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The Hockey News

At the halfway point of the 2008-09 season, there are some dreams that simply are not going to come true, some teams that have already played themselves out of playoff contention. Whether through injuries or incompetence (and often both), things just didn't come together as expected.

If there is a silver lining for these teams, however, it is that certain young players have emerged out of otherwise lost seasons. Ice time is such a crucial part of a player's development, but getting that experience when your team is constantly in high-stakes games (say, racing for a division title) can be difficult. Having the opportunity to grow during “meaningless” games can be just the tonic. It doesn't always work, of course: Tampa Bay is terrible, but still hasn't figured out how to utilize Steven Stamkos to the fullest. But the following players have taken a bad situation and made it work for both themselves and their team this year.

Bryan Little, Atlanta

Think Ilya Kovalchuk is leading the Thrashers in goals once again? Nope, it's Little, who has 19 markers in 40 games. Plus, the former Barrie Colt has missed a few starts due to injury. Simply put, the opportunistic Little has carved out an important niche in the Atlanta lineup, which, outside of Kovalchuk, is really bereft of offensive beef. Todd White has gelled well with Kovy and Erik Christensen is great on shootouts, but their intimidation factor is slight. Slava Kozlov won't be around for too much longer and Kovalchuk may not be, either, so the sharpshooting Little will be that much more important going forward.

James Neal and Loui Eriksson, Dallas

So the Stars aren't exactly left for dead in the West anymore, but they'll still need to hop over quite a few teams to clinch a post-season berth. In the meantime, injuries and the ending of the Sean Avery Experiment opened up ice time for both Neal and Eriksson. The big-bodied Neal has used his frame and puck skills to put up 13 goals to date, tying him for second on a team with some big offensive names. While he can't make up for the loss of Brenden Morrow, his development can certainly soften the blow in the short-term.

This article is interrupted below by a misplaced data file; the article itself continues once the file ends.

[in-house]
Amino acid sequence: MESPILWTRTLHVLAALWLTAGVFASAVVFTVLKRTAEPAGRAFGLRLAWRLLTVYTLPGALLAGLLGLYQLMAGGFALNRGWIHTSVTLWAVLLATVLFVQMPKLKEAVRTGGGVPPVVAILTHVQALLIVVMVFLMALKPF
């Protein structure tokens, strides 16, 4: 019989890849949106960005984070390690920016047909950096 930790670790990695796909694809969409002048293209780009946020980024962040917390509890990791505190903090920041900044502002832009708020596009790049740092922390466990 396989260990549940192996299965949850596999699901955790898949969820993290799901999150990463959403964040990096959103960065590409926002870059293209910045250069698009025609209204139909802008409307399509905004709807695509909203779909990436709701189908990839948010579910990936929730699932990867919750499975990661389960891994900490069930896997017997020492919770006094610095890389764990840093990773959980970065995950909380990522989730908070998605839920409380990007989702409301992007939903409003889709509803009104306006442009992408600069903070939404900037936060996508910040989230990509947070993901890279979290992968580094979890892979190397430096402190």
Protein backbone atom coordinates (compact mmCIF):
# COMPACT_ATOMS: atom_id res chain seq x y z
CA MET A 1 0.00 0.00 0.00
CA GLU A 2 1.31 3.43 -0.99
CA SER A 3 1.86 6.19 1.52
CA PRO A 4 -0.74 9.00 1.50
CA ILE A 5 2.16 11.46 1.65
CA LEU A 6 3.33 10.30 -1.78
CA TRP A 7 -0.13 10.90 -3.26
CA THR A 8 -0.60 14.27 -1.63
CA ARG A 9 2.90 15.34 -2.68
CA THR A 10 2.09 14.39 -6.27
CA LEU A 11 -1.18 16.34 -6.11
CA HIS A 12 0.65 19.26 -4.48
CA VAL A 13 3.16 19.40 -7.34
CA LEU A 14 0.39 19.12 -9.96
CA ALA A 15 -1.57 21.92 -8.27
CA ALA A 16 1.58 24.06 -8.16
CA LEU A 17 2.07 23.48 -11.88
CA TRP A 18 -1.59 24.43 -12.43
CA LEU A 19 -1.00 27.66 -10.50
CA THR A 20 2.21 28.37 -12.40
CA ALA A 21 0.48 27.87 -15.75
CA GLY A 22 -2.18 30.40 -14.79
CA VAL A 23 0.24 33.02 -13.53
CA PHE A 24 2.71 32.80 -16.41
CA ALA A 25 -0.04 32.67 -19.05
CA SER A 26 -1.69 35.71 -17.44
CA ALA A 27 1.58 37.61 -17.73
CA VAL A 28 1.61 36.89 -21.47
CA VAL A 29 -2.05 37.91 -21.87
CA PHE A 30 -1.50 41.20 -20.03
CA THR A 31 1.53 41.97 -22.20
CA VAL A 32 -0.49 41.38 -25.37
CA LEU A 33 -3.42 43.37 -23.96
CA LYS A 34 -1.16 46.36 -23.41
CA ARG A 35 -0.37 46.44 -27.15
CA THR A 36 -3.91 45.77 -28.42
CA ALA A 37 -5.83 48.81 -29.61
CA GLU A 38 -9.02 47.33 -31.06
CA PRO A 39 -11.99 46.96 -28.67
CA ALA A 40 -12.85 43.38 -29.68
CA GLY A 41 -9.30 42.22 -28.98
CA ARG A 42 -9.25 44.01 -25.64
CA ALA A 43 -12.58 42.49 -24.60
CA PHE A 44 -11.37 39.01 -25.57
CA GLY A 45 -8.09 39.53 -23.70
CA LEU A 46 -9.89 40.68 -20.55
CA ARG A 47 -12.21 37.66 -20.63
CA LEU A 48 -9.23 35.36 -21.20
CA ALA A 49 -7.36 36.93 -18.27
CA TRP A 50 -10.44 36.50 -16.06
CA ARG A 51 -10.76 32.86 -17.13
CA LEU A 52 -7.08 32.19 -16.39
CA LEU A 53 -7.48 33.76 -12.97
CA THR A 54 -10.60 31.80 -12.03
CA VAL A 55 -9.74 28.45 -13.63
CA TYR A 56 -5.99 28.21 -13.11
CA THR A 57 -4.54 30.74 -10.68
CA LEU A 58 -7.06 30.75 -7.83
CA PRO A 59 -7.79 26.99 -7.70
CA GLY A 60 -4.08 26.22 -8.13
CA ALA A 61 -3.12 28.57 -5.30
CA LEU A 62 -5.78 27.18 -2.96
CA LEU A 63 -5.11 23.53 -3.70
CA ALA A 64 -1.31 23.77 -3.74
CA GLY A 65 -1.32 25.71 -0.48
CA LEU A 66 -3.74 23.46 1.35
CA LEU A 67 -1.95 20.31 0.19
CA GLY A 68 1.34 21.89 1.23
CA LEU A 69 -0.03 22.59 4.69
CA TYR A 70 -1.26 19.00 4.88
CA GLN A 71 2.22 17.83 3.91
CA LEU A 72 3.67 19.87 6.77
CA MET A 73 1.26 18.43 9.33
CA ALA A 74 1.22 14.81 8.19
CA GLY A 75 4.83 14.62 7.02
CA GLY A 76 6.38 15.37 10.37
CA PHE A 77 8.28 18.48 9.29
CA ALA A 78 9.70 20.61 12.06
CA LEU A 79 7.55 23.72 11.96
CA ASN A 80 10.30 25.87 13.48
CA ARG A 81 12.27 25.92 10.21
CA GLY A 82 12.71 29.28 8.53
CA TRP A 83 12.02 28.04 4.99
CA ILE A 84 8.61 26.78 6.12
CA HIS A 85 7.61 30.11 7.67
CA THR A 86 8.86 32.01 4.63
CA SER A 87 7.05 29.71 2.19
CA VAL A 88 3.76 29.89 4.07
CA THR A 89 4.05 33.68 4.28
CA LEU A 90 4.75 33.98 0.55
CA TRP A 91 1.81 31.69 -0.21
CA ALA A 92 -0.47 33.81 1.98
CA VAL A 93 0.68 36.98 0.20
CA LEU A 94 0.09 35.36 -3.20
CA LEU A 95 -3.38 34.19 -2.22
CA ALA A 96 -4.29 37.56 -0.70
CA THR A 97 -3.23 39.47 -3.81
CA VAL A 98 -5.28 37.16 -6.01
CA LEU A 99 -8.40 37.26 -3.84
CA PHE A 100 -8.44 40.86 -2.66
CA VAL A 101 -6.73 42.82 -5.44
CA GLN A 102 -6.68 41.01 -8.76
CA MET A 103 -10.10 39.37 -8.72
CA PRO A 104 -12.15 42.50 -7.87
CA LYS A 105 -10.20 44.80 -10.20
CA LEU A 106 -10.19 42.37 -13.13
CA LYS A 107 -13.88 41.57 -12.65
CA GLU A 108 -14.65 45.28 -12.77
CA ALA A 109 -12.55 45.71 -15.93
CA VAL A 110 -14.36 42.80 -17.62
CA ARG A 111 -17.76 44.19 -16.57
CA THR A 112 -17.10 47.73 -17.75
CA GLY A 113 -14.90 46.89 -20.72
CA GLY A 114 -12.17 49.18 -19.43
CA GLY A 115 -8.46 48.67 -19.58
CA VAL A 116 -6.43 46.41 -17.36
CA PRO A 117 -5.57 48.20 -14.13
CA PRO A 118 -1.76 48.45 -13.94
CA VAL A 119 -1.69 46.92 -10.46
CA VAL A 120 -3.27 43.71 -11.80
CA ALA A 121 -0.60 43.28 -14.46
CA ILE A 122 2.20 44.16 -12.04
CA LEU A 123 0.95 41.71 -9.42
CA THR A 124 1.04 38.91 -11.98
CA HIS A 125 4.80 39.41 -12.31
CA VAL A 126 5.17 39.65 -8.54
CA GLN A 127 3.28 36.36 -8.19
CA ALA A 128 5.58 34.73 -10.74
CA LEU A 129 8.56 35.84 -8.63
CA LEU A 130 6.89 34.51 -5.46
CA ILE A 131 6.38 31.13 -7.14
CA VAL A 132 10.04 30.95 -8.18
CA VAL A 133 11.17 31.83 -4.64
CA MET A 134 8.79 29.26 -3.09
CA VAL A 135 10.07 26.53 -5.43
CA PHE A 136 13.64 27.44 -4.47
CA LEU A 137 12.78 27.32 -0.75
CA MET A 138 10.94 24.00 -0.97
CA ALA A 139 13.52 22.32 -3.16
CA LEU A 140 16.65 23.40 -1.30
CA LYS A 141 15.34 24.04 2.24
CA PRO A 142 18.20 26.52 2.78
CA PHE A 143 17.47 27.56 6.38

Third-year Swede Eriksson, on the other hand, is already just one point off his NHL career best. In his case, Dallas used him as a sort of stand-in for the injured Jere Lehtinen and comparisons have been made, though Finns and Swedes tend not to like being grouped together. Nonetheless, Eriksson is third overall in Stars scoring (30 points in 40 games), right behind Brad Richards and Mike Ribeiro, and his plus-6 rating is exemplary on a team that has given up as many goals as Dallas has.

Patrik Berglund, St. Louis

There was certainly excitement about Berglund's first NHL campaign, but the Swedish pivot has quietly exceeded expectations during another injury-plagued, expectation-imploding season in St. Louis. Confident and dangerous, Berglund is a miraculous plus-11 on the only team in the West to give up more goals than Dallas. No one on the Blues is even close to Berglund's rating and the rookie is third in team scoring with 27 points in 36 games. If he can continue this pace, the only reason Berglund won't get Calder consideration is the company he keeps at the Scottrade Center.

Ryan Kennedy is a writer and copy editor for The Hockey News magazine, the co-author of the book Hockey's Young Guns and a regular contributor to His blog appears Mondays and Wednesdays, his column - The Straight Edge - every Friday, and his features, The Hot List and Prep Watch appears Tuesdays and Thursdays.

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